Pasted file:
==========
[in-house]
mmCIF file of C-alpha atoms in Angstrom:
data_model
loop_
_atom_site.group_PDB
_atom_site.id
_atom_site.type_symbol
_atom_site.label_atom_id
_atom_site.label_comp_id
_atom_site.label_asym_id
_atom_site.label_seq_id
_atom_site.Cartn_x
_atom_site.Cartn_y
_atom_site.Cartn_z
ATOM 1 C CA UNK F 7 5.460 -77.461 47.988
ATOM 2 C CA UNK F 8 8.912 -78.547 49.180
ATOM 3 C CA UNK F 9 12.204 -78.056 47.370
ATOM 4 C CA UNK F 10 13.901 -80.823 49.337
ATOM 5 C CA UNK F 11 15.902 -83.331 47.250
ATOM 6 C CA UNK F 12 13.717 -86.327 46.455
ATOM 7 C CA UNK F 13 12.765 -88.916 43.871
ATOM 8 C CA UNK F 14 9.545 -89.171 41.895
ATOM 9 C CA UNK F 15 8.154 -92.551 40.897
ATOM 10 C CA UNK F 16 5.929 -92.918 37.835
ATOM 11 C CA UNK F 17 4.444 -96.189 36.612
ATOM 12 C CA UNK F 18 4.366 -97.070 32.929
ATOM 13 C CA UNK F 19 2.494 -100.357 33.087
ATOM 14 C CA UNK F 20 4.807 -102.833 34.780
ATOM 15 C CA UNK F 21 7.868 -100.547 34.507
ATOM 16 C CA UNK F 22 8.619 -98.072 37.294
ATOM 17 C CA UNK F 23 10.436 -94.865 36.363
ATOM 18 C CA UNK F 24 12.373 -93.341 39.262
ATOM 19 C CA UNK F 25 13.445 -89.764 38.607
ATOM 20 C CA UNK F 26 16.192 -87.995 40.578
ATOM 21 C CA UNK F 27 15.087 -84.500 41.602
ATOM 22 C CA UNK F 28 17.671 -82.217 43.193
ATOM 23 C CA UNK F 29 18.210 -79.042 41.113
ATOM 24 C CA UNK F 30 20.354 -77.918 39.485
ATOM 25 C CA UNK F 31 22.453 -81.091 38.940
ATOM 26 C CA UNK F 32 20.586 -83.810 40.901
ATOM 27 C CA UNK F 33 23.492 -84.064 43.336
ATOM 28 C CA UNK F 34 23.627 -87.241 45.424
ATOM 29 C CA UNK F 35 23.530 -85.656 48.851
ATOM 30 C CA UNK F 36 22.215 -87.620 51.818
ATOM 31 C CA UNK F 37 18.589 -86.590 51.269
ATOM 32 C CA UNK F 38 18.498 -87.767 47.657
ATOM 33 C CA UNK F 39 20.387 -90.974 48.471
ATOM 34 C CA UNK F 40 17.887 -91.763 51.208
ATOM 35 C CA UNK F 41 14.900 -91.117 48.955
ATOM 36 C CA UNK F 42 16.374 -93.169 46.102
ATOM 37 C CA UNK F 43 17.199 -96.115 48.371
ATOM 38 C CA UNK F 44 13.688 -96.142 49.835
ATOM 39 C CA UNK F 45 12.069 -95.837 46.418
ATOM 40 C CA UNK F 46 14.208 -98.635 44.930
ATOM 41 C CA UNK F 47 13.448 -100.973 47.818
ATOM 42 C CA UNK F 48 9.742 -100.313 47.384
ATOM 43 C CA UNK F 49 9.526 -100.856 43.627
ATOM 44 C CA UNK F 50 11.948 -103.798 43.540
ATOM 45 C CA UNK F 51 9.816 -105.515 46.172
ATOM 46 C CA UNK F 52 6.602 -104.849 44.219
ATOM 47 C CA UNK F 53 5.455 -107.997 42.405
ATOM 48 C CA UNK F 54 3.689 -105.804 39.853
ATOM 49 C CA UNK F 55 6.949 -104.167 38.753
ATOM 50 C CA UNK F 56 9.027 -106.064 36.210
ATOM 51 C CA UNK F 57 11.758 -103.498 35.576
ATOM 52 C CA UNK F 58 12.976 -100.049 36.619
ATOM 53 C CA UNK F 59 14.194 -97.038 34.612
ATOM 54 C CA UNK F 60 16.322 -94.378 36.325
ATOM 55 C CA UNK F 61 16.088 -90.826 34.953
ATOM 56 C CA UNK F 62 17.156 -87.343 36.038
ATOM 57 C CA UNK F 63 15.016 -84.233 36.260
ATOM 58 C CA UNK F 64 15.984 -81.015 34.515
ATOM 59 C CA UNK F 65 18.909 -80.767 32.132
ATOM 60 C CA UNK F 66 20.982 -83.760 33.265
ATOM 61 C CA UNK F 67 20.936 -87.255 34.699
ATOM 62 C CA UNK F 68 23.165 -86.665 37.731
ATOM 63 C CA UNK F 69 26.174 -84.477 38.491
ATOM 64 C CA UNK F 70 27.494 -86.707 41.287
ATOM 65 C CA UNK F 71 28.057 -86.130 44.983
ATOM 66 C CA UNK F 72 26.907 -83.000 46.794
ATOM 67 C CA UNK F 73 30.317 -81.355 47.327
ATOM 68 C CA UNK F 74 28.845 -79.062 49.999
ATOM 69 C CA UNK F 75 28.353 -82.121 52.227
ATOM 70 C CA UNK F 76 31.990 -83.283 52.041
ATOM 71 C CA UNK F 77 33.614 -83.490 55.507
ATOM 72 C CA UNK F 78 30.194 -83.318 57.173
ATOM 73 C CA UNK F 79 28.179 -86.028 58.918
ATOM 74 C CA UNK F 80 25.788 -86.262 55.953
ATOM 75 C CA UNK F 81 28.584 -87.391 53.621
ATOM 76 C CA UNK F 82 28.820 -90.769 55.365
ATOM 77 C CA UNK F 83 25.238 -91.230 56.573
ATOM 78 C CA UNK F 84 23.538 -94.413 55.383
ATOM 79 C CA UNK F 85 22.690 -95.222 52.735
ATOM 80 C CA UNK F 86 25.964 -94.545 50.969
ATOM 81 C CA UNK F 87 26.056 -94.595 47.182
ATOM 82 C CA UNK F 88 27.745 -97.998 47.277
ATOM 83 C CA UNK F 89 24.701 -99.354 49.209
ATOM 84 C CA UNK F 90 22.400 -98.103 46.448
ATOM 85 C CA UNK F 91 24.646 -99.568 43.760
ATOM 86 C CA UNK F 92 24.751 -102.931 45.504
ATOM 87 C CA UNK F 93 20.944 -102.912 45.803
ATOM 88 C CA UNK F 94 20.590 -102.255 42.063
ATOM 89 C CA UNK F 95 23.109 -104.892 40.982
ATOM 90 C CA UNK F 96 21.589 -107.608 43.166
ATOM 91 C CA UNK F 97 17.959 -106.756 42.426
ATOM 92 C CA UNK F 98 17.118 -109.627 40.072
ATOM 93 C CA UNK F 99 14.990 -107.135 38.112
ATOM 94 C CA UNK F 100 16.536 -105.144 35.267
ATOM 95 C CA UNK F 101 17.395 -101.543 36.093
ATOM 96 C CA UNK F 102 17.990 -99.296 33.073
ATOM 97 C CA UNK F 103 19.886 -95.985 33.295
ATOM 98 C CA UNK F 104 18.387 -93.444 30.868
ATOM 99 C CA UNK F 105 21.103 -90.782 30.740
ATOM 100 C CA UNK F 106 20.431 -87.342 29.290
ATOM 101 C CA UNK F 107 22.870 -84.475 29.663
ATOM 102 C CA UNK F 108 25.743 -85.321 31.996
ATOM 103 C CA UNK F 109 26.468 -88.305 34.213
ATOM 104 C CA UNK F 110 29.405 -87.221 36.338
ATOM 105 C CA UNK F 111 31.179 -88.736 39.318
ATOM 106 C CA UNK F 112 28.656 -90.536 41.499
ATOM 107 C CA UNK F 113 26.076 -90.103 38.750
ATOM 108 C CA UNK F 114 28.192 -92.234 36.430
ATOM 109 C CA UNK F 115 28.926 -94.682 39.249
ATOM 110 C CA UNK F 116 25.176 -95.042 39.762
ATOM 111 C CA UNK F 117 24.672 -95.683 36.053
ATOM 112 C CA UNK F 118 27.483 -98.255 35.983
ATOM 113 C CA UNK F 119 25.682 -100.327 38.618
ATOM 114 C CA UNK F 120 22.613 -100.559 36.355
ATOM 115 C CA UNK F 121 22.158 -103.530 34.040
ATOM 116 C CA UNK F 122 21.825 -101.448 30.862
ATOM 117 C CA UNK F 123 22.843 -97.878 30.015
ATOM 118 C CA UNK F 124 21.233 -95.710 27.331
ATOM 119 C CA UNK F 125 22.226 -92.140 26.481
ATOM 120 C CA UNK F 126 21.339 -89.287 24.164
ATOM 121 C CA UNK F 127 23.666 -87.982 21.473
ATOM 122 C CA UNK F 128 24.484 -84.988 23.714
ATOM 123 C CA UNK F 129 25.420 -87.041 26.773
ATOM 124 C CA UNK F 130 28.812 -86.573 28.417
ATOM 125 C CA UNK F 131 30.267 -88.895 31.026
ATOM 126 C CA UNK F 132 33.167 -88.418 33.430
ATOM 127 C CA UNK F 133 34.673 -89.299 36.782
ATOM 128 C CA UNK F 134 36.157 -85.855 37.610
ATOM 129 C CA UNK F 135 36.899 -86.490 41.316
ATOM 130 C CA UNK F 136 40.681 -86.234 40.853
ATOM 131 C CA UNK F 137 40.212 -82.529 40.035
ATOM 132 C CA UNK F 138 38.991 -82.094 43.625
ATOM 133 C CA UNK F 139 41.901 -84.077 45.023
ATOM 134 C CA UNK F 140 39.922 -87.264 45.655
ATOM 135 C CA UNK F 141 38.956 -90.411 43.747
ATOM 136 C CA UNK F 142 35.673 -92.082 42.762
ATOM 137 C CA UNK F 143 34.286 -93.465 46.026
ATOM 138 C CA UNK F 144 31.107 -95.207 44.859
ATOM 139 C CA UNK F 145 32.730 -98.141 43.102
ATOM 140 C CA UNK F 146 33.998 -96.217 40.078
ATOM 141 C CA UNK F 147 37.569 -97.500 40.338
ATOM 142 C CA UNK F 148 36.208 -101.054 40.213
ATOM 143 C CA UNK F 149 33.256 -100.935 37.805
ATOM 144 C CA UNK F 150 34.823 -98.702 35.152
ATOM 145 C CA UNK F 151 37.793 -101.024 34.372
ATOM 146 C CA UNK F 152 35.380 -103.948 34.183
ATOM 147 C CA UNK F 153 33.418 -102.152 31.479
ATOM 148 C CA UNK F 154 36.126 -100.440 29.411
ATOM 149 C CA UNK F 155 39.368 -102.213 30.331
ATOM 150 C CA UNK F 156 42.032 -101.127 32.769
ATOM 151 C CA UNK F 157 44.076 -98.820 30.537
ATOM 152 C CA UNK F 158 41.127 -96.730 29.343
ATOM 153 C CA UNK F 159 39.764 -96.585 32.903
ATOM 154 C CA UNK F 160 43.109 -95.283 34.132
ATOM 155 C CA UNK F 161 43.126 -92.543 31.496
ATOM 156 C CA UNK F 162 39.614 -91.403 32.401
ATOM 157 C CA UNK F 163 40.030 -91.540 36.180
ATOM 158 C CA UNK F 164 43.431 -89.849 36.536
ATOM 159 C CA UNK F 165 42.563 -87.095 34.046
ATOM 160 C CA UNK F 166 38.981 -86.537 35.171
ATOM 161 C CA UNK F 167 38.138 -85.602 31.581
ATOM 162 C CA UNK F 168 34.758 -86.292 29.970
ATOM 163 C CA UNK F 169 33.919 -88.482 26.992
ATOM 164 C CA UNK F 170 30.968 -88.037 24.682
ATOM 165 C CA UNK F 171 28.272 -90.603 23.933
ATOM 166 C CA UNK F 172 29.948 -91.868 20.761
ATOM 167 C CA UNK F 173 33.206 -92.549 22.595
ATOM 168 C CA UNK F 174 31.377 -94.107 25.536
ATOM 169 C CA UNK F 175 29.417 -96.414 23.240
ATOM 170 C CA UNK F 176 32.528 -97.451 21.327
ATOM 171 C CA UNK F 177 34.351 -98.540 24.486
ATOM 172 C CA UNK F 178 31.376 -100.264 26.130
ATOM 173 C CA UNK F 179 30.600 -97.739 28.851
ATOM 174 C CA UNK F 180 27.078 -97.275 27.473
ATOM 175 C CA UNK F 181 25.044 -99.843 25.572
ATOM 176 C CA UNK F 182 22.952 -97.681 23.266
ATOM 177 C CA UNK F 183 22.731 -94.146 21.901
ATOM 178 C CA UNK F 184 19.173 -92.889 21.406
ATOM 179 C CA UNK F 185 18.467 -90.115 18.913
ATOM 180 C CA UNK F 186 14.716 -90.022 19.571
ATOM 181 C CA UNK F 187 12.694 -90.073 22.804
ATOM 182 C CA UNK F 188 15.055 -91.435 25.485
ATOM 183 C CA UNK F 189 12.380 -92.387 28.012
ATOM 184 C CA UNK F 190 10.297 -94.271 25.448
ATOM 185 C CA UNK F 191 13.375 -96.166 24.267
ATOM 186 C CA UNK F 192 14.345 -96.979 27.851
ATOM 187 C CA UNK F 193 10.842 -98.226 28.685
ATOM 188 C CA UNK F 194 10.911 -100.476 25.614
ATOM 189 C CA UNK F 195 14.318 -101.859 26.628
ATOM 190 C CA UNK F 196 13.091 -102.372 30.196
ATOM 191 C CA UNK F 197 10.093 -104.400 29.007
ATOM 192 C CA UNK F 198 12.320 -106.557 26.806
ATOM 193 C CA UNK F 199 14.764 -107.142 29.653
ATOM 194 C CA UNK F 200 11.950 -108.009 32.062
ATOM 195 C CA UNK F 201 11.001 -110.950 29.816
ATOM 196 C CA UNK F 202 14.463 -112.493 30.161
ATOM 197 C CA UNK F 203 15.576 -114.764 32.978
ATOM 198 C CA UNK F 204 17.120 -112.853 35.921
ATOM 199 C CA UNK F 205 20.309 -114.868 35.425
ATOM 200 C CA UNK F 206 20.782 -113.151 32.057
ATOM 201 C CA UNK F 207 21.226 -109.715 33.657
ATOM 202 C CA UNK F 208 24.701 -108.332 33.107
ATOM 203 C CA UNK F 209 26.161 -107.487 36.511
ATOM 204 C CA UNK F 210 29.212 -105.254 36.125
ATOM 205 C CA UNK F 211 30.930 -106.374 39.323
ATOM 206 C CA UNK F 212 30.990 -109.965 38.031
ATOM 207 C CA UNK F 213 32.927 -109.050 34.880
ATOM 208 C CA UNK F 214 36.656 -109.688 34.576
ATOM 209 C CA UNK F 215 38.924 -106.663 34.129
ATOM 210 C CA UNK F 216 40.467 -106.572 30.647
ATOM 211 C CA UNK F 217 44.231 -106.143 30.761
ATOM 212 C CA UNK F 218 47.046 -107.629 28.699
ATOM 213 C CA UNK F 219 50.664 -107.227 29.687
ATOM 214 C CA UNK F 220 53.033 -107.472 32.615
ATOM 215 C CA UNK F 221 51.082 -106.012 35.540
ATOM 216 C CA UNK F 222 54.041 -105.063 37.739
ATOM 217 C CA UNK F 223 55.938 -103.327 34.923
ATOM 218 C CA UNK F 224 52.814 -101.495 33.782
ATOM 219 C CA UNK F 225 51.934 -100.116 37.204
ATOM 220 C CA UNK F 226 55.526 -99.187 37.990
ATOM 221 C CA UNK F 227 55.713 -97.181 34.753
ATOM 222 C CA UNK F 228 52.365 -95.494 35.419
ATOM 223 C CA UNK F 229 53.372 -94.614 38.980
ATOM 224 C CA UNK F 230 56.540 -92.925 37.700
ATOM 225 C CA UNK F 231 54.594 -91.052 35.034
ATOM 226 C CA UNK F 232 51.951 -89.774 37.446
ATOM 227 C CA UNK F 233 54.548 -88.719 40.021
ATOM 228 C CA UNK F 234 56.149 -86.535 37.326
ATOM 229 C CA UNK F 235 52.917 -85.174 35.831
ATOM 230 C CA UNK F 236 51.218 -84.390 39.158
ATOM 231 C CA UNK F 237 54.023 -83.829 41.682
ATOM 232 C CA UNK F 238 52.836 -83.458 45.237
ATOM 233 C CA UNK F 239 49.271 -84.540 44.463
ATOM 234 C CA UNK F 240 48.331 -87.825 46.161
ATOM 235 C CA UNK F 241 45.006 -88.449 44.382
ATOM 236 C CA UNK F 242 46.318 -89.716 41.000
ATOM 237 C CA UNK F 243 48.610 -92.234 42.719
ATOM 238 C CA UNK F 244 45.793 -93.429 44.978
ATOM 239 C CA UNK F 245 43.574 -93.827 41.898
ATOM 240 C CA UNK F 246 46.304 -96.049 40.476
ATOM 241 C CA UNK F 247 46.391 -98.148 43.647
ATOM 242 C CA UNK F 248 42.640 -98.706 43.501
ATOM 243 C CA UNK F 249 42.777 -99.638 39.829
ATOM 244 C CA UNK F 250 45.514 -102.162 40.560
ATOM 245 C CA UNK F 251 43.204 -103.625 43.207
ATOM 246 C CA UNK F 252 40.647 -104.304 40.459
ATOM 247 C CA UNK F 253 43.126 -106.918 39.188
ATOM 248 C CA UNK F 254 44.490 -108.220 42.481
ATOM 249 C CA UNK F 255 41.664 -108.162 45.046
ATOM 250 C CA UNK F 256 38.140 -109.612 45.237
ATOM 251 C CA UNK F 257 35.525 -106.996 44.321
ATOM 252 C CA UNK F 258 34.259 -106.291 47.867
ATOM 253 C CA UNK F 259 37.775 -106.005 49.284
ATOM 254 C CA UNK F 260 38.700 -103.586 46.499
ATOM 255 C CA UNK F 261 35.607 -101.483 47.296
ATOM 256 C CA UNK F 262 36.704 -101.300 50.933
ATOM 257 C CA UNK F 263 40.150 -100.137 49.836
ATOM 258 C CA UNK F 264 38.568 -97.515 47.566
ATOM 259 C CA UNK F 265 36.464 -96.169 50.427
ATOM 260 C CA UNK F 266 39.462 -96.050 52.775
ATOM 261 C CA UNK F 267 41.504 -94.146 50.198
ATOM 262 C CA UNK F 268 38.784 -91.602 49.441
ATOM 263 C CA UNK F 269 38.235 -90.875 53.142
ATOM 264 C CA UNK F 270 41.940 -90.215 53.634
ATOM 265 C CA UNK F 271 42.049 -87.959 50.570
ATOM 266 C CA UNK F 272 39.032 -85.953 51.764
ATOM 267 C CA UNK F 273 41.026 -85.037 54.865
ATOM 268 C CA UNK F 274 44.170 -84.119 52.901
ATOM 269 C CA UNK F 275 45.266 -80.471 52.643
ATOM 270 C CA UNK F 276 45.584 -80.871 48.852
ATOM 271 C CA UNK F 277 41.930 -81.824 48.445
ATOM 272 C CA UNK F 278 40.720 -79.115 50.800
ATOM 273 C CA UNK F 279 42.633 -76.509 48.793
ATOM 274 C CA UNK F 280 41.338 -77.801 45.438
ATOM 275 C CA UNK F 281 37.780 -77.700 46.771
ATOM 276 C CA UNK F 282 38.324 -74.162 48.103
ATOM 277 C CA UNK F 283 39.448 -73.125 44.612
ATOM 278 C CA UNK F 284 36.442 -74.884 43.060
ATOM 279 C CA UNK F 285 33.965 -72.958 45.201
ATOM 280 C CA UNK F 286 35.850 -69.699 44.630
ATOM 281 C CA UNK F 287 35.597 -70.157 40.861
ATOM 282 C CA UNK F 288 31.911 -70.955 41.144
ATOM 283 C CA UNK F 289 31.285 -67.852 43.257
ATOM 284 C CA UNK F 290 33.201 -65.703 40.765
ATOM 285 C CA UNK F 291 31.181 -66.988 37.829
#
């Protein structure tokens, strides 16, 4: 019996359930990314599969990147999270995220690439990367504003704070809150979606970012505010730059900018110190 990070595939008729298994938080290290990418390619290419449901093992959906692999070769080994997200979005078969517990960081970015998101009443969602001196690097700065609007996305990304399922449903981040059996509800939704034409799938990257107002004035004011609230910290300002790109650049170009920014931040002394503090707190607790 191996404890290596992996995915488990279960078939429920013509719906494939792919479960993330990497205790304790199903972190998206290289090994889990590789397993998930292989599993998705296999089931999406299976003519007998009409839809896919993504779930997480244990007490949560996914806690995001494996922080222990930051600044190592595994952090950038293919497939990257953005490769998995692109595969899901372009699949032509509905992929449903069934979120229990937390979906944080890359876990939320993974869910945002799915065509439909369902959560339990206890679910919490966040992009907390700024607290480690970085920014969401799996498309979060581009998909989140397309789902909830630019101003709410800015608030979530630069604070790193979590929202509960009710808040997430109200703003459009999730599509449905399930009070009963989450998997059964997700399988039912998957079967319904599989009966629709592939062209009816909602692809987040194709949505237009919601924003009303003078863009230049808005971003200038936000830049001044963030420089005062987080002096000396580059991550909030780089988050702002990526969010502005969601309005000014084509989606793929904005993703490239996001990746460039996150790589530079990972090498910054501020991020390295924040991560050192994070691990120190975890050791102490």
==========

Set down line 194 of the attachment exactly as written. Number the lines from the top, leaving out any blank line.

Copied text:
ATOM 180 C CA UNK F 186 14.716 -90.022 19.571